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To Boston!

Sunday, April 22, 2012

 My dear friends and hosts John and Hodge, chatting as they wait for me to record a spectacular evening sky on Mass Ave. We all agreed that the hour when the sky goes peacock blue is the best hour of all. We'd walked all the way back to Cambridge from Fenway Park. Which isn't really all that far; it just sounds far. Ill-kept secret: I enjoyed the walk more than the baseball game. The Yanks hurt the Sox badly that day. Even though it was the 100th Anniversary of Fenway Park's Opening Day. Seems like they should've let them win, but I guess that's wiffleball, not baseball.

There was a lot of red and white in the stands. And Hodge pointed out that when you use the binoculars, nearly every shirt says RED SOX on it somewhere.

John showed me the Morse Code on the vertical white stripes on the old scoreboard. It's code for the first owners' names. 

I had fun with my telephoto for awhile. This is NOT Daisuke Matsuzaka. It is Junichi Tazawa. Thank you, Hodge.

Even Big Papi couldn't slam the Sox to a victory. 

And Saturday's game against the Yankees was an even worse rout. Oh well. It was great to be there, smack behind home plate with my friends John and Hodge on that auspicious day. Thanks to media commitments (I'm on a mini-book tour for The Bluebird Effect), I missed the opening ceremonies where past greats walked or wheeled out onto the field, and only was able to get there in the 7th inning. 

I have some Cambridge blogposts coming up. Most of them are of birds and flowers, predictably. I told Hodge that taking me to Fenway Park is a bit like taking a dog to the Louvre. I appreciate it, it has interesting sounds and smells, but I'm sure I don't get it on the deep spiritual level that true baseball fans achieve. I find myself watching the flight patterns of mourning doves, who repeatedly enter the park from left field, fly along the top tier of seats, dip over right field, then exit at extreme back right field. What are they doing? Why would they enter a stadium crammed with yelling people? Do they have a nest up in the rafters? and before you know it I've missed the double play. Linus in the outfield with his blankie getting hit on the head with a baseball, that's me.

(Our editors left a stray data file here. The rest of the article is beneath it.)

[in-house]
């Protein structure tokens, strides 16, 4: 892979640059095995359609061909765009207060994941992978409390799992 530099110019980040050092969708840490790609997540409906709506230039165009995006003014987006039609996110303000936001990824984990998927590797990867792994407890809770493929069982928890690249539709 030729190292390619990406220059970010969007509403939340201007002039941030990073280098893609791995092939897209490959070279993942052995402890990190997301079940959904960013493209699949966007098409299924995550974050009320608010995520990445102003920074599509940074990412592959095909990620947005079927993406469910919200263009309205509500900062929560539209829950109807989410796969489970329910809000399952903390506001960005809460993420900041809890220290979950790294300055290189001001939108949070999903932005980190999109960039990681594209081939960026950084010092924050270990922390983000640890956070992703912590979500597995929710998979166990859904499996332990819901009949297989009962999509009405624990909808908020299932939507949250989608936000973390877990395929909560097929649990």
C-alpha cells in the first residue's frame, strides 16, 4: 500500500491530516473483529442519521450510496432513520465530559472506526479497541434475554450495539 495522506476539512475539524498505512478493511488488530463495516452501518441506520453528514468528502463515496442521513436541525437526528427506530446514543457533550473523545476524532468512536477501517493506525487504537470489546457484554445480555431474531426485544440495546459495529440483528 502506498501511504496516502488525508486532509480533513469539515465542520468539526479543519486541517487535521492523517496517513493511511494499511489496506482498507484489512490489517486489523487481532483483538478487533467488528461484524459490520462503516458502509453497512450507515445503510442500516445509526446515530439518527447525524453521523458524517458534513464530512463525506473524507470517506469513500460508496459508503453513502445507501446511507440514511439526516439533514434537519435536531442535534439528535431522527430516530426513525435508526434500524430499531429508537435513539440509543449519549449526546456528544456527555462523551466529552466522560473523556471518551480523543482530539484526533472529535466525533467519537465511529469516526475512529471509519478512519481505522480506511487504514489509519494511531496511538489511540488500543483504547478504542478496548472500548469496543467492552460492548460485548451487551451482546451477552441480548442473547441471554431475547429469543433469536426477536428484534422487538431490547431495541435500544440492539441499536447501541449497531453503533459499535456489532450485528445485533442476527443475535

But I do see some interesting things in the city.

Big Cat Guy near Harvard Square. I think about him making his own big cat pants and sewing on a tail, and I wonder.
More anon.


You are precious. I do more people watching than baseball watching at the stadium. I remember attending one of Cal Ripken's last games with friends who are serious baseball fans. I also remember the horror on their faces when I asked, "Who is that shortstop #8?"

I looked into getting a message on the message board for you guys, and decided ($50 minimum) you wouldn't have been looking at it, and I guess I was right.

Matsuzaka is on disabled list,was that before the game working out?

HELP MR. WIZARD (Hodge) Who was that pitching? I'm tellin' ya, a dog to the Louvre.

Oh to exit the subway and emerge to see that iconic news stand. How I love Harvard Square.

I don't get baseball, ... seems like a lot of standing around to this soccer Dad ... so I do get your canine-museum thought.

Cat guy would fit in at Mallory Square in Key West just fine. Bioddiversity there is high and fun to watch.

In fairness to JZ, the old-timey nameless and numberless uniforms didn't help much in the department of figuring out Who's on First. Junichi Tazawa was the poor sucker who had to mop up for, oh dear, I've forgotten whom at this point.

Also, a point of deadly family accuracy: Tom and Jean Yawkey, whose initials are hidden in plain sight on the left field scoreboard, were not the original owners, but did run the show from 1933 to, hmm, not sure when. I do remember an elderly Widow Yawkey being escorted out of the champagne-on-ice-filled visitor's clubhouse at the Shea Stadium back in 1986 when, after the ball dribbled through Buckner's legs (where was Stanley? Even if he'd caught the ball, Stanley wasn't covering first!), the expected Red Sox World Series celebration was mothballed...

For the record, Bill Buckner got one of the biggest ovations during the Field of Dreamy pre-game festivities.

But I digress. Sorry there were no lazy great blue heron flyovers, nor soaring red tails. Afternoon games not much good for nighthawk sightings, either. Probably best that there was no mention of Ted Williams shooting pigeons in the park during the hoopla.

Hooray for Maxfield Parish evening skies, and Toscaninni micro sundaes...


Posted by KHMacomber April 22, 2012 at 2:56 PM

That's so funny about watching birds during the baseball game! I would do the same thing (plus, I find baseball abysmally boring). Years ago, my husband and I went to see a soccer game not far from our house. Although I enjoy soccer, I was constantly distracted by the Tree Sparrows, Killdeer, Eastern Kingbirds, etc. on or near the field.

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